To many veterans of the Vietnam conflict, the language of the memorial seems but one more manifestation of the fact that they are an uncomfortable reminder for many Americans of a conflict which they would like to forget C. L. Kammeier, Executive Director of the Marine Corps League, wrote to the VVMF there appears to be a general consensus that nothing in the design represents the purpose of the commitment of those who served and survived the Vietnam experience. The [sic] particular common sense criticism is based on the fact that none volunteered to serve their country in Vietnam for the express purpose of dying or to ultimately have their name engraved on a tombstone; as rep r esented by the current design of the memorial. Most readily agreed, however, that duty honor, and country were the main motivating factors toward their service I The notion that the Vietnam veteran memorial, as currently designed, is a monument only to th e dead particularly offends veterans. The congressional mandate is quite clear in calling for a memorial for those "who served in Vietnam According to VVMF guidelines for those submitting designs, however the purpose of the Vietnam Veterans Memorial is to r ecognize and honor those who served and died It will provide a symbol of acknowledgement of the courage sacrifice, and devotion to duty of those who were among the nation's finest youth. Whether they served because of their belief in war policy, their bel i ef in their obligation to answer the call of their country, or 4 their simple acquiescence in a course of events beyond their control, their service was no less honorable than that rendered by Americans in any previous war. Those who served and died embod ied values and ideals prized by this nation since its inception. The failure of the nation to honor them only extends the national tragedy of our involvement in Vietnam.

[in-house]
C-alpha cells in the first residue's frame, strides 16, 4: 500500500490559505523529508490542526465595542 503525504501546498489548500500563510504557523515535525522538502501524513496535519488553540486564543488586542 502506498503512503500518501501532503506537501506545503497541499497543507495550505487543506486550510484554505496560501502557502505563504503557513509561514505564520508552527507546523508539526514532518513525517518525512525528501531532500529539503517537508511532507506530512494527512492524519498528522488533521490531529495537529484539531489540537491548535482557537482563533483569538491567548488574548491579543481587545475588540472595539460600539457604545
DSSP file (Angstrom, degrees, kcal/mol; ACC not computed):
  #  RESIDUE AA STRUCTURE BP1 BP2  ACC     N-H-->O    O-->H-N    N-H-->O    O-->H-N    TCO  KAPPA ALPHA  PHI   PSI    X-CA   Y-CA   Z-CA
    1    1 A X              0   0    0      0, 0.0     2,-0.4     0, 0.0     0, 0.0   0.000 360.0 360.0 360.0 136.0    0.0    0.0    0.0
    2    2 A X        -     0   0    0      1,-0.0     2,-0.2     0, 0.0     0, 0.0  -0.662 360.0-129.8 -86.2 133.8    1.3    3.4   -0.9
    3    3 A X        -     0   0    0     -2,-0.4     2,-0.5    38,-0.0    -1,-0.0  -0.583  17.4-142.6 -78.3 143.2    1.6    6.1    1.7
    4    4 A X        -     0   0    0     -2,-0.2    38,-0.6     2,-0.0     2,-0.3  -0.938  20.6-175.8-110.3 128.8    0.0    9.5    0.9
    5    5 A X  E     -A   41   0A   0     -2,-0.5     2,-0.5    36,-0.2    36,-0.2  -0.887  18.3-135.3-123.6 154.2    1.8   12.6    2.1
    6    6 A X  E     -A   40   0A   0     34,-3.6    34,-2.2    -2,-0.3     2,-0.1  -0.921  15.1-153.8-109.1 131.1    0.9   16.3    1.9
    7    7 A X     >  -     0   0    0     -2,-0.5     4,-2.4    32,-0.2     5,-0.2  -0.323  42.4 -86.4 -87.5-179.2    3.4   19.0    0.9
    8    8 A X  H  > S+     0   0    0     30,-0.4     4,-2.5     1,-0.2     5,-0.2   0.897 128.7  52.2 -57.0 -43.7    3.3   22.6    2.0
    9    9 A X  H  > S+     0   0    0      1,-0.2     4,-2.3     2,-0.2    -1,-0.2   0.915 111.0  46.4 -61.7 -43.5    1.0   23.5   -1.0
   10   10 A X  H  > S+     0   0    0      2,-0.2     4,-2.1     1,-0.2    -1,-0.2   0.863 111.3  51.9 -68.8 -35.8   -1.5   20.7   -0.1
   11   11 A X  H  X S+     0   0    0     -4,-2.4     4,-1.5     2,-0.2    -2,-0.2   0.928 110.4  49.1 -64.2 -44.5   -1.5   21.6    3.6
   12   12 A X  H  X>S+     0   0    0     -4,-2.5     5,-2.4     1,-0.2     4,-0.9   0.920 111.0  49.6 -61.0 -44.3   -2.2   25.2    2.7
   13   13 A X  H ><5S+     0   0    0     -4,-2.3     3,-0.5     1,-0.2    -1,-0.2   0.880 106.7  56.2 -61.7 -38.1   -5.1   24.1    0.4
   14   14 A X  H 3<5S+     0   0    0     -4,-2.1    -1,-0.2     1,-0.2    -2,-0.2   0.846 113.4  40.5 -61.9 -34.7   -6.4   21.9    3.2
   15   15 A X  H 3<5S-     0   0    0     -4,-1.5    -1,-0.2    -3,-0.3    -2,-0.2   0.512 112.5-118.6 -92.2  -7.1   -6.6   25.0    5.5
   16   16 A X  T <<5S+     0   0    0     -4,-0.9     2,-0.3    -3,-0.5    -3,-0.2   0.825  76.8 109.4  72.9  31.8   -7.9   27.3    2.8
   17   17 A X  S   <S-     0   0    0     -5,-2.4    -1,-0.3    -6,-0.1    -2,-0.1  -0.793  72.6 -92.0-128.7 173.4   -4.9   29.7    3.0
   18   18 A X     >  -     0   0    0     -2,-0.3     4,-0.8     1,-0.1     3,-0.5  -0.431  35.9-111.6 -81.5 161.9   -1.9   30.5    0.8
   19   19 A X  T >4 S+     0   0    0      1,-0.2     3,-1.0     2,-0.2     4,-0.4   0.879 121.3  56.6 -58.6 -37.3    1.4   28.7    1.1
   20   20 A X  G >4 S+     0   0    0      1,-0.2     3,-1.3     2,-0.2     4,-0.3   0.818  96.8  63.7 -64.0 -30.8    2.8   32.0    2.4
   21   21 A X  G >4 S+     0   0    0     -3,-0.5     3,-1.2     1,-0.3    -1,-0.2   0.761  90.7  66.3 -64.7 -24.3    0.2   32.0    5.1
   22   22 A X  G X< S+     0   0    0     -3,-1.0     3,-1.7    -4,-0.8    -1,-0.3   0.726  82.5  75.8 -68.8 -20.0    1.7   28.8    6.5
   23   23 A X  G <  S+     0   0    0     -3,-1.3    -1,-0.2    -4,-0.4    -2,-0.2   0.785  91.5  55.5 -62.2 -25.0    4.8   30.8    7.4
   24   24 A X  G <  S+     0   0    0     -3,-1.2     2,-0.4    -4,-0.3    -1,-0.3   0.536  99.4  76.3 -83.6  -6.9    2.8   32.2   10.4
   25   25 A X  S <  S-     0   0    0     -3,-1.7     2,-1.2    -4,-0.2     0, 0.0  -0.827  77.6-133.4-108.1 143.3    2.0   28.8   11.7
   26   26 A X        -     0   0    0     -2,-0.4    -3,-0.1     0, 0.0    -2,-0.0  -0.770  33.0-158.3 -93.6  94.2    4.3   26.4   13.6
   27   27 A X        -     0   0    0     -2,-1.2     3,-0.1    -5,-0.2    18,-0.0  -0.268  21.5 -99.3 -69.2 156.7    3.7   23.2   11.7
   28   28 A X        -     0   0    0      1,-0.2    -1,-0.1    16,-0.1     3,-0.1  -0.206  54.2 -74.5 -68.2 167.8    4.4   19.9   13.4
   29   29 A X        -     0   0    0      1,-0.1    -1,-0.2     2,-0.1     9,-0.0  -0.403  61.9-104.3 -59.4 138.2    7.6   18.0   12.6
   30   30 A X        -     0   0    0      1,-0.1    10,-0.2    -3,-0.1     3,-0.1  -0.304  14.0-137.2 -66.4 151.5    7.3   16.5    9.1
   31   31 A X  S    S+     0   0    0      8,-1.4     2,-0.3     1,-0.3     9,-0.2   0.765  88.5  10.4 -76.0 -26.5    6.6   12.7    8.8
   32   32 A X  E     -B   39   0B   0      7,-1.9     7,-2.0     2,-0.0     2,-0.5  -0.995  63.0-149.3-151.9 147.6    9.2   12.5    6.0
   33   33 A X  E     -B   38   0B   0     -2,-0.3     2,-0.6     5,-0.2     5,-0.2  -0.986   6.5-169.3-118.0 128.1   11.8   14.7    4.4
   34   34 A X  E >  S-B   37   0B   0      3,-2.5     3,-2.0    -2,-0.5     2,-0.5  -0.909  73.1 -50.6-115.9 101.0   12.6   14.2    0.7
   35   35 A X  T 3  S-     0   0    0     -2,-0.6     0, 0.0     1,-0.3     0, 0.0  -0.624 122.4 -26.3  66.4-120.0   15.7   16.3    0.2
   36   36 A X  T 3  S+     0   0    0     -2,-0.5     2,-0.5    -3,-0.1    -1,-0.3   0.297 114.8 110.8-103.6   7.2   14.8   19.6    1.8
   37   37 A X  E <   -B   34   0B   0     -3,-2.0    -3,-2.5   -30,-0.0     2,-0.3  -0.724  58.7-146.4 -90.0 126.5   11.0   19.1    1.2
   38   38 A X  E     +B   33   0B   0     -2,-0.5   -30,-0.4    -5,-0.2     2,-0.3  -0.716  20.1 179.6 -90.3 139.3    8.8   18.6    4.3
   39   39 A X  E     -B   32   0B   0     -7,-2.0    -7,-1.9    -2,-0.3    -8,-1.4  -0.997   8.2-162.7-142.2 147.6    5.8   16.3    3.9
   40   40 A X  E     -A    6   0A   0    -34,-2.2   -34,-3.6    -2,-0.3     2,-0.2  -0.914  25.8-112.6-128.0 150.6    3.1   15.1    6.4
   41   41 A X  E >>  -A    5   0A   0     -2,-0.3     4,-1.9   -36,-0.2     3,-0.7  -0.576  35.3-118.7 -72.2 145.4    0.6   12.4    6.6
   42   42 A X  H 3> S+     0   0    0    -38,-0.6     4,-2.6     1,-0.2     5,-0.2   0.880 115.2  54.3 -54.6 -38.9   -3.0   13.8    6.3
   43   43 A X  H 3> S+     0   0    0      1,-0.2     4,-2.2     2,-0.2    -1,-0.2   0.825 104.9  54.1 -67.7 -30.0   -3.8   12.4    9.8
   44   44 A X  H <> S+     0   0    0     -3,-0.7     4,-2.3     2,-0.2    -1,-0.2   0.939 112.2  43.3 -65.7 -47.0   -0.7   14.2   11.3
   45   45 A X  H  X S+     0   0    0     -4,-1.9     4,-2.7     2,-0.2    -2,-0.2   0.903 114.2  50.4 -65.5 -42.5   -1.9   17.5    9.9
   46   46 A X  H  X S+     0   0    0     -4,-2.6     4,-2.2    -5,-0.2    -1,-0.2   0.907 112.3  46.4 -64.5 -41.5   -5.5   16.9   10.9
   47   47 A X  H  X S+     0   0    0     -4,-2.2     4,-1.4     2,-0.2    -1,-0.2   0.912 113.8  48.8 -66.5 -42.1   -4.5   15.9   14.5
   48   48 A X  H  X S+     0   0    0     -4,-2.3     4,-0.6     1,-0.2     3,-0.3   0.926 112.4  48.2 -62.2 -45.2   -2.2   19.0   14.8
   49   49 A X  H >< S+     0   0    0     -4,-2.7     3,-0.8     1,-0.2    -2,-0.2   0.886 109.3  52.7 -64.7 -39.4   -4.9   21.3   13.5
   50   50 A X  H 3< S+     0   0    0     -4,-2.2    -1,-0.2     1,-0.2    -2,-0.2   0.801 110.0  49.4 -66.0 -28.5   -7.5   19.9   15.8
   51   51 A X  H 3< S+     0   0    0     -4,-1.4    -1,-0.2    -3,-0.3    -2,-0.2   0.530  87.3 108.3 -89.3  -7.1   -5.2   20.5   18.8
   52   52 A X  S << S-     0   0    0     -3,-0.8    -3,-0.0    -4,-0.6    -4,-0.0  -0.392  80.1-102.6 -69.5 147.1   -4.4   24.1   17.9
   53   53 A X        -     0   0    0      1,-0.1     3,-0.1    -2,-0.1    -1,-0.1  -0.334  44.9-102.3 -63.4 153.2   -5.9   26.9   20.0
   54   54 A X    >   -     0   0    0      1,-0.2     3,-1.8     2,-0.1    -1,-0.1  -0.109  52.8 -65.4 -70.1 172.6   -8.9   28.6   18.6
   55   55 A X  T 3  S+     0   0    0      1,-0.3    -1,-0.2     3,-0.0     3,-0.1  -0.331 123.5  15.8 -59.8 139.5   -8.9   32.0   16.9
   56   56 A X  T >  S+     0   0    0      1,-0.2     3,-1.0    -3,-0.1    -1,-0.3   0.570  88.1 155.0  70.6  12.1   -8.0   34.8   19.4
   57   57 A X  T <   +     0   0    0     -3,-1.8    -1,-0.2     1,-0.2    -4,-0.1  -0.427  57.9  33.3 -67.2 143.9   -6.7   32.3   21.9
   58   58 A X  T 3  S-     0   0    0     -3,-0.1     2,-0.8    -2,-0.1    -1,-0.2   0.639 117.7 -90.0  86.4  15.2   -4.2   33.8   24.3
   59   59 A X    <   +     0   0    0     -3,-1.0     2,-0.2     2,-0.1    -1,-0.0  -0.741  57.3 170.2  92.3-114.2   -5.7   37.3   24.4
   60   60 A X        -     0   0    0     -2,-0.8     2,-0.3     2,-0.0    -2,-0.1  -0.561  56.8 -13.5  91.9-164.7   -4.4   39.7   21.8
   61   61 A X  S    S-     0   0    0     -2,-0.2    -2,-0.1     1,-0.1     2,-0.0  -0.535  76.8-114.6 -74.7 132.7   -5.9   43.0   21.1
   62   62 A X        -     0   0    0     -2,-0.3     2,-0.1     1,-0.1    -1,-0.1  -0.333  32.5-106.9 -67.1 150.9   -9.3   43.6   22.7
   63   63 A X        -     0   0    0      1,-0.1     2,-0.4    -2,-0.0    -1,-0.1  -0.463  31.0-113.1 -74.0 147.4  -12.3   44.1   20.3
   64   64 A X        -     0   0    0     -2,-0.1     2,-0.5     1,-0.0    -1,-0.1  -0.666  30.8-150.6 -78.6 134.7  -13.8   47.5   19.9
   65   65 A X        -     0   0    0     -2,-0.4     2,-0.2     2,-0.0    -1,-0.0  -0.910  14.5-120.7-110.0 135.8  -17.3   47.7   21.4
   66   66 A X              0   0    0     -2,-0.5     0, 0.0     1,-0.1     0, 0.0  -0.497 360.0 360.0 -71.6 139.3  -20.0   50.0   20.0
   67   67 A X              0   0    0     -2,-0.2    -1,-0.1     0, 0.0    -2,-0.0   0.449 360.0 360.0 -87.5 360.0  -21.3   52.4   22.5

While the phrase "served and died" might have been uninten tional, other evidence also points to an intention to honor only the dead In a article published in the Washington Post on May 25, 1977, VVMF President Jan Scruggs stated No effort can provide compensation, of course, to the Americans who made the ultimate sacrifice in Viet Nam. Fo r them, perhaps, a national monument is in order to remind an ungrateful nation of what it has done to its sons."